Controversies, debate arises in SPU Art Center

Using art as an avenue for expression

Ginger York The Falcon | This art exhibit shows how the importance of culture and diversity.

“Observe | Make | State,” an SPU gallery exhibition subtitled “A Collection of Design Reproductions and Artifacts That Convey Issues of Social Justice,” closed to the public on Nov. 17.
Campuswide, the exhibit generated conversation regarding issues of cultural and social justice, sometimes heated, with differing viewpoints emerging and bringing to light perceptions and experiences from a variety of backgrounds.

Featured in the exhibit was professional work from four different artists, each expressing aspects of social justice through the arts, as well as a series of message boards designed by students in the SPU art department.

Artists exhibited included W.E.B. Du Bois, who produced hand drawn charts for “The Exhibit of American Negroes” which were displayed at the International Paris Exhibition in 1900; 2015 American Institute of Graphic Arts (AIGA) medalist Emory Douglas, who held the position of Art Director for the Black Panther’s newspaper for a period in the ’60s and ’70s; designer/filmmaker Chaz Maviyane Davies, who designed posters around topics ranging from human rights issues to anti-globalization; and Garland Kirkpatrick, who memorialized the upswing in racial killings in the ’90s.

Staff in the art department hoped that through the exhibit, art students could use visual sensibility in image-making for the purpose of expressing social justice while also engaging students, faculty, alumni or other visitors in responding to social justice issues that they were concerned about.

The show was a success in that regard, with some visitors writing poetry and text, and some using visual images to engage.

Professor Karen Gutowsky-Zimmerman commented that “protest is inherently dramatic. All protests have an element of drama.” There is an association with freedom of speech in expressions of social justice through art, she explained.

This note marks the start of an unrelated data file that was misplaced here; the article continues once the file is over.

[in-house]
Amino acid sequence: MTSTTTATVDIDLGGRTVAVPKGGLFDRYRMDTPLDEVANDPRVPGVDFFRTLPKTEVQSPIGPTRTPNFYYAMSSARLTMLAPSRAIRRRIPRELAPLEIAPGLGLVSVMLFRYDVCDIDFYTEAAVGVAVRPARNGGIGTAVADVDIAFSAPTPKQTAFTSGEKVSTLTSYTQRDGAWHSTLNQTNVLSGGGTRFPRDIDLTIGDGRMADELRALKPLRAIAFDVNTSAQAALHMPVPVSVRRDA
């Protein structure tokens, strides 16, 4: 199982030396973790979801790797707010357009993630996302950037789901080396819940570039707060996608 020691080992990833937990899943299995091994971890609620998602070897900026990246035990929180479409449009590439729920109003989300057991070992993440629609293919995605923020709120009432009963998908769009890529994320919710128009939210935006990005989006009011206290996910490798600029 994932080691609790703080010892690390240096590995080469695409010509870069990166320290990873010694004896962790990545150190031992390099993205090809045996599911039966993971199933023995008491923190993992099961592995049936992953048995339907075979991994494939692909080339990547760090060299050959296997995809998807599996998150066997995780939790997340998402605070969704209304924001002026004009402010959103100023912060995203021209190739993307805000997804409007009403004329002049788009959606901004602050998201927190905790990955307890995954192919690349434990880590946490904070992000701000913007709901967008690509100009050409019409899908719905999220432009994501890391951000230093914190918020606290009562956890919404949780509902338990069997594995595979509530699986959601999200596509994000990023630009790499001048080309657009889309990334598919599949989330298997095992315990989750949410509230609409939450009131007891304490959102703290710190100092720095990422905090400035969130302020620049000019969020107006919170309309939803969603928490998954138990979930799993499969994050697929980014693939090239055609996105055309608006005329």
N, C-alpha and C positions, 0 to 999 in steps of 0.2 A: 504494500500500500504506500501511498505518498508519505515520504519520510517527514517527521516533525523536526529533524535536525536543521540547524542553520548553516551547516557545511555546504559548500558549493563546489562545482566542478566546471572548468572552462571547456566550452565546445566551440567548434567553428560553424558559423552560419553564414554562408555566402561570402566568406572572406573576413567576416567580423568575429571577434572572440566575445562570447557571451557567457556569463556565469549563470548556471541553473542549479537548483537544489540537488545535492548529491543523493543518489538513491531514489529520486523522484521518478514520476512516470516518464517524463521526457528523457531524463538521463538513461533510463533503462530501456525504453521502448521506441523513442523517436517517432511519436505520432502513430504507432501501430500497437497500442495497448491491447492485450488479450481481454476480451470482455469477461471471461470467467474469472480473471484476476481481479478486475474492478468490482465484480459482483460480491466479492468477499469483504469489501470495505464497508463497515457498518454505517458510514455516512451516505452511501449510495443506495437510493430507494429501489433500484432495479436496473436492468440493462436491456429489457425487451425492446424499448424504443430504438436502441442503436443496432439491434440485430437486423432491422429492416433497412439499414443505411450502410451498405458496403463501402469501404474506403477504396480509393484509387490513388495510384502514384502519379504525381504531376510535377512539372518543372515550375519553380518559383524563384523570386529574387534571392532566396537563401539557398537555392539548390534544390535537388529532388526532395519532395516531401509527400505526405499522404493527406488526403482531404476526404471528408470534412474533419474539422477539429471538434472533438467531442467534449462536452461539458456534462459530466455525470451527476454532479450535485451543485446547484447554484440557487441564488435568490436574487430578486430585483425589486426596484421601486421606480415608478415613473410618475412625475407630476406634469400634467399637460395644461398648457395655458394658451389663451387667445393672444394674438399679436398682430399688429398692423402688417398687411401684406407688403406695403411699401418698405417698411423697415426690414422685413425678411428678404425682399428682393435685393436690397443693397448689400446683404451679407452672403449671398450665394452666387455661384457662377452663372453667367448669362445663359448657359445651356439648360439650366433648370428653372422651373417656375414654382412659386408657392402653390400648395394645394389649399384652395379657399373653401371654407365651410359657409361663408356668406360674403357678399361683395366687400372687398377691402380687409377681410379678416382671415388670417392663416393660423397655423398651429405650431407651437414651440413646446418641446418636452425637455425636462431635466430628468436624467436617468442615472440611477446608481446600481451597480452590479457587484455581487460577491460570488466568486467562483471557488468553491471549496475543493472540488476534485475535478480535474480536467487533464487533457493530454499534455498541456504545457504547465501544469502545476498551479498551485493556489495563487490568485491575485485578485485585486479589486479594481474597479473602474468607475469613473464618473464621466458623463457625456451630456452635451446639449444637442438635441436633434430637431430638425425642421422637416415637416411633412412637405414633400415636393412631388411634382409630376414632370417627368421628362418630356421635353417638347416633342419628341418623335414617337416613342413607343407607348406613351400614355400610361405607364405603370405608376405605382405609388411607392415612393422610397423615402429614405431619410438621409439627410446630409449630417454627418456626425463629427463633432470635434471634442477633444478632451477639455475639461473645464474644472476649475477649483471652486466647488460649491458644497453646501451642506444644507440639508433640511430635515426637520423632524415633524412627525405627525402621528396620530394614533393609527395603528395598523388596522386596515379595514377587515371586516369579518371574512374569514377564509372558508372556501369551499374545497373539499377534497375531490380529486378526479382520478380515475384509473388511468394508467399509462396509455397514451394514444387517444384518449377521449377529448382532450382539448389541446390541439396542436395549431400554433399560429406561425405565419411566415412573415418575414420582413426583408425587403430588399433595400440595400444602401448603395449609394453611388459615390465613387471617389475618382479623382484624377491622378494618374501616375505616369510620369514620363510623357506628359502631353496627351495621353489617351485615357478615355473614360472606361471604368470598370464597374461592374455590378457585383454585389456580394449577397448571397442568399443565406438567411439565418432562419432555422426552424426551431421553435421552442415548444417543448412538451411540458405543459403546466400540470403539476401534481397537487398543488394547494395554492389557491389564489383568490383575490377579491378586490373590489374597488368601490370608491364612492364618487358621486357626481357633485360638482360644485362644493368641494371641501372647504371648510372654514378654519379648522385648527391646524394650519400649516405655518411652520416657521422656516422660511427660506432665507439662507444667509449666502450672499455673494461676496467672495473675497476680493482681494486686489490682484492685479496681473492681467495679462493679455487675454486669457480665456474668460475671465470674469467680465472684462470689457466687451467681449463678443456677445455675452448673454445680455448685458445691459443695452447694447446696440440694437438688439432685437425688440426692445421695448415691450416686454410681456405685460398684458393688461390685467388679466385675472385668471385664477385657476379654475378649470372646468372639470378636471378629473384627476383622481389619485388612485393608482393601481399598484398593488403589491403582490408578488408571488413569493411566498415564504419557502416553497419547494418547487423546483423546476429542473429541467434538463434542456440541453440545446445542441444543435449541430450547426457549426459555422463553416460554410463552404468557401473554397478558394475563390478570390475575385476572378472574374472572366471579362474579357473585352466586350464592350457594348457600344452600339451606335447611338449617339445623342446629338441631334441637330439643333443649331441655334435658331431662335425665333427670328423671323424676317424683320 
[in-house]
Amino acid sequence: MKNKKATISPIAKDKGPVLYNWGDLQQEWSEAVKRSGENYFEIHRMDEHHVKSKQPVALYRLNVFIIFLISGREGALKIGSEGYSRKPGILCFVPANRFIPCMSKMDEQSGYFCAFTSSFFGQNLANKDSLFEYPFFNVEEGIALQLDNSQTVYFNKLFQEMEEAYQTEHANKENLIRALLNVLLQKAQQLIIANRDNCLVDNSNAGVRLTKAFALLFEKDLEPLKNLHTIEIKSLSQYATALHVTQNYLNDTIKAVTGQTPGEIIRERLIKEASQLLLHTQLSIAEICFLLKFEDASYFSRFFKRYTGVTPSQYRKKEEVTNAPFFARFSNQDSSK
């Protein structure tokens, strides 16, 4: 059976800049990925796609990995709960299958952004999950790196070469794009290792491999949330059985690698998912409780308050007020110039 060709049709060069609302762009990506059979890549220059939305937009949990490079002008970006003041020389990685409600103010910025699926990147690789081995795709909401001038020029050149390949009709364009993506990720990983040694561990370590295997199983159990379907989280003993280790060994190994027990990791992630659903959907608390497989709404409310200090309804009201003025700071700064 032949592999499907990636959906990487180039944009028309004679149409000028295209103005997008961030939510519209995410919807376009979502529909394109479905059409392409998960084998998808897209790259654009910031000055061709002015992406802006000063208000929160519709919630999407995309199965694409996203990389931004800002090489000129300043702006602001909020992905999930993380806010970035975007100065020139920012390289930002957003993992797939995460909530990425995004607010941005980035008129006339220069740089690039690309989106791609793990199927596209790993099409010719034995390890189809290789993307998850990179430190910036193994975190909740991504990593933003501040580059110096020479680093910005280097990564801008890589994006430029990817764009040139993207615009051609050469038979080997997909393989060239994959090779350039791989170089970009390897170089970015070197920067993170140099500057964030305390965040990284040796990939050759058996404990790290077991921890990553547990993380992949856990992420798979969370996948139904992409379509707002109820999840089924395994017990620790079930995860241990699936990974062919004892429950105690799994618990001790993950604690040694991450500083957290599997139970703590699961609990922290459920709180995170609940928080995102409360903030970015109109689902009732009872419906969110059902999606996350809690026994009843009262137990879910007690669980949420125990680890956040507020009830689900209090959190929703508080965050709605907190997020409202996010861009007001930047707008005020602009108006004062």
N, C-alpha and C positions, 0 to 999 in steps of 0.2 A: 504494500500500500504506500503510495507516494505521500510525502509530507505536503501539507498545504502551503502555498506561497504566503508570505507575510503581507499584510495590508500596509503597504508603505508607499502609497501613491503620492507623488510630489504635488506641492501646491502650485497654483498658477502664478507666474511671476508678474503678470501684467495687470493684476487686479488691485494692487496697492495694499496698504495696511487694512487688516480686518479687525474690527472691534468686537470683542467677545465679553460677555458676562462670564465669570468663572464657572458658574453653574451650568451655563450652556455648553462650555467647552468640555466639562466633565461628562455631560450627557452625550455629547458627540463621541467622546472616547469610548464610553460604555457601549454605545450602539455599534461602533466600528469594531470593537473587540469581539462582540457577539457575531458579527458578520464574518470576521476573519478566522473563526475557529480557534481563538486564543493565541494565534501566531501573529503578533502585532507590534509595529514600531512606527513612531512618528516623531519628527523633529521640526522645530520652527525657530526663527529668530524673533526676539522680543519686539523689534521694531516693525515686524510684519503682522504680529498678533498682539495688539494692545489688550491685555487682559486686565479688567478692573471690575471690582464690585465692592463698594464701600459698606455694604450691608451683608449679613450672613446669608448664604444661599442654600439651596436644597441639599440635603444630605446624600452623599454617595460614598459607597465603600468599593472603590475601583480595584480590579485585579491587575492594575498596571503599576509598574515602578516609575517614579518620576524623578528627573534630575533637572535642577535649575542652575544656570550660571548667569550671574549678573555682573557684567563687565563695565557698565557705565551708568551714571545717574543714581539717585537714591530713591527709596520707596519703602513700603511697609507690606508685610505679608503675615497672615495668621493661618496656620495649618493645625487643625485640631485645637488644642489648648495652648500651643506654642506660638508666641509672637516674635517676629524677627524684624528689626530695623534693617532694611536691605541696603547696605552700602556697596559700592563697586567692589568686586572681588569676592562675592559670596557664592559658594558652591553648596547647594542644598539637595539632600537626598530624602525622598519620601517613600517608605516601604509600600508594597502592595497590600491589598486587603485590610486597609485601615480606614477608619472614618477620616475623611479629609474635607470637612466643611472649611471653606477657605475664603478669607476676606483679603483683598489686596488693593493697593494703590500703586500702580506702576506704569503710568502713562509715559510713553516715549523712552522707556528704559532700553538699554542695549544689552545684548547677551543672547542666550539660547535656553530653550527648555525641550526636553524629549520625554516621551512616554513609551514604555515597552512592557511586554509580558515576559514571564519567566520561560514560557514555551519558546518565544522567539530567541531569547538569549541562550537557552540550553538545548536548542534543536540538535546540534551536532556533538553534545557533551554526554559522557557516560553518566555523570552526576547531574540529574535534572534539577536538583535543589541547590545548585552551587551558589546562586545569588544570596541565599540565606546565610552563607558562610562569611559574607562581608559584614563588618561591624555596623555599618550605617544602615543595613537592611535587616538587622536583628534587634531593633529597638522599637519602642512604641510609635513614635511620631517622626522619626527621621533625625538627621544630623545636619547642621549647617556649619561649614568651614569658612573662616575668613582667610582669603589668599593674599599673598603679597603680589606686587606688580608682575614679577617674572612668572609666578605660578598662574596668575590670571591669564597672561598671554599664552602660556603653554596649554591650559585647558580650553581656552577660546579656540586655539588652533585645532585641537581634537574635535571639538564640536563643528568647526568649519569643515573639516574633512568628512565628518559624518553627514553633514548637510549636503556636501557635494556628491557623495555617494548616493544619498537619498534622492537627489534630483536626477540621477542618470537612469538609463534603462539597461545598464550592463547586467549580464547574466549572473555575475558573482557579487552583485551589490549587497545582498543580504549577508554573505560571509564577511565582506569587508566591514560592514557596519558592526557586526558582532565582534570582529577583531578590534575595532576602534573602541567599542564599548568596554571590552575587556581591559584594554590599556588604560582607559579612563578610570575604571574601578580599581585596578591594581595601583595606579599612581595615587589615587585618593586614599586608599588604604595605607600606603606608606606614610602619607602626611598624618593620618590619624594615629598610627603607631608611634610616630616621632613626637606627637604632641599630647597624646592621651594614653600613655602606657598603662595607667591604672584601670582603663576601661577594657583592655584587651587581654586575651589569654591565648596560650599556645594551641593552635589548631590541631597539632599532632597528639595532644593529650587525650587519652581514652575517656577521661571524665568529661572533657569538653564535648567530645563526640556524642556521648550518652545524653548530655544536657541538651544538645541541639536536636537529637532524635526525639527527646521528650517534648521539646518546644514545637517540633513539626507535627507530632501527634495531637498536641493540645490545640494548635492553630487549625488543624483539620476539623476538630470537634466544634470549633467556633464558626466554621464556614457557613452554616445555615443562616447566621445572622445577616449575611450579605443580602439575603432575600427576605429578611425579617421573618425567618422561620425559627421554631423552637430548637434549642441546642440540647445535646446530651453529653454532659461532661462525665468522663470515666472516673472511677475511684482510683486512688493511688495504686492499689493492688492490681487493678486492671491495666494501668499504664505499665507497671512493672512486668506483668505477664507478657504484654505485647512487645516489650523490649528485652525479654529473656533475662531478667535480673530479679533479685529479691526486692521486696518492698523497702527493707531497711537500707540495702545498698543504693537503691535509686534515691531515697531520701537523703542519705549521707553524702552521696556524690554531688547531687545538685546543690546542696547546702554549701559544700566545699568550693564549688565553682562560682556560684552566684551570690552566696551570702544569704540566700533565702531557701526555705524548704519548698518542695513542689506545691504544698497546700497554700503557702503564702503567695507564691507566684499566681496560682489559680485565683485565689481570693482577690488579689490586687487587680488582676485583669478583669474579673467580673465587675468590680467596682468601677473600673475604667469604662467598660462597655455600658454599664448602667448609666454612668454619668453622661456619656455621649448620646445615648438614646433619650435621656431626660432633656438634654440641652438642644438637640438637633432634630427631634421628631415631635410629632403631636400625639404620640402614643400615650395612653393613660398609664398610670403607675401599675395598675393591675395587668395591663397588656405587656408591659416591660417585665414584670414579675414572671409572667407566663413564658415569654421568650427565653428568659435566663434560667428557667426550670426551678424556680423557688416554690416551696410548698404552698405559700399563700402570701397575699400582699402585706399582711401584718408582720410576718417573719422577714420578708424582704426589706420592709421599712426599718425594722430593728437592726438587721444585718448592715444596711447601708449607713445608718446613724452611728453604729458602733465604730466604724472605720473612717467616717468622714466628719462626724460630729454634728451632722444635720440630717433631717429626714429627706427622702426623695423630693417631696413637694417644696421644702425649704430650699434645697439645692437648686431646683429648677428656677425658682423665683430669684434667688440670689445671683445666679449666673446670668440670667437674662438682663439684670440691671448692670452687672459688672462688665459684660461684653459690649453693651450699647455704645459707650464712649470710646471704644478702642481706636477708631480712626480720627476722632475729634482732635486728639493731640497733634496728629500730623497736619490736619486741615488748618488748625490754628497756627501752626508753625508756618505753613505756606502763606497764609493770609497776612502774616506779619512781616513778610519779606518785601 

She also commented that the department did not want the message boards to be used as hate speech, and yet at the same time, did not want to put a damper on each person’s individual experience.

On campus, the exhibit generated debate, prompting the emergence and expression of differing viewpoints. One student commented that one exchange ended with a student labeling another with the term “bigot”, when neither could see the other’s viewpoints.

Gutowsky-Zimmerman said that others expressed thoughts like “White people need to get a clue” and “I thought that was offensive.”

“It is important to know that the work on the expression boards was not necessarily the opinions of SPU,” Gutowsky-Zimmerman said. Administration at SPU did receive reports, however, stating that the exhibition contained some offensive material.

Due to the controversial nature of the conversation, a student in the art department, who requested not to be named, stated that the university declined to comment on the exhibit, instead allowing the art department to make decisions regarding the material being displayed.

She felt that since this was art, and was meant as a free expression of social concerns, that this was the right stand for SPU to take. A colleague of Gutowsky-Zimmerman at Emory University commented that “Art is an excellent place for us to have these conversations.”

Gutowsky-Zimmerman also noted that, “All voices need to be heard. It is our narrative and our personal story that enables us to be part of the dialogue. It is important to know how to share in a proactive way without blaming or shaming.”

Jacqueline Estrada, a first year art student, believes that it is important for people to address arising issues, and art is a great way to do just that because art engages everyone.

“Art is a great way to bring issues to people’s attention because it’s something that can’t be overlooked,” she said. “I also feel like specific forms of art express certain emotions and can touch each individual differently, which is why we have these controversies!”

The Seattle Pacific Art Center has recently been awarded a grant for the art department which is designed for use in both showing and making work. In addition,the exhibition of “Observe | Make | State” was featured in the Oct. 28 issue of Print magazine in an article titled “Designer Garland Kirkpatrick: Keeping Social Issues Alive,” by Michael Dooley.

Dooley quotes Garland from an AIGA profile feature, “design is not a benign activity. It has the power to inform and to obscure … I think there is a huge potential for design to visualize diverse ideologies and to keep issues alive.”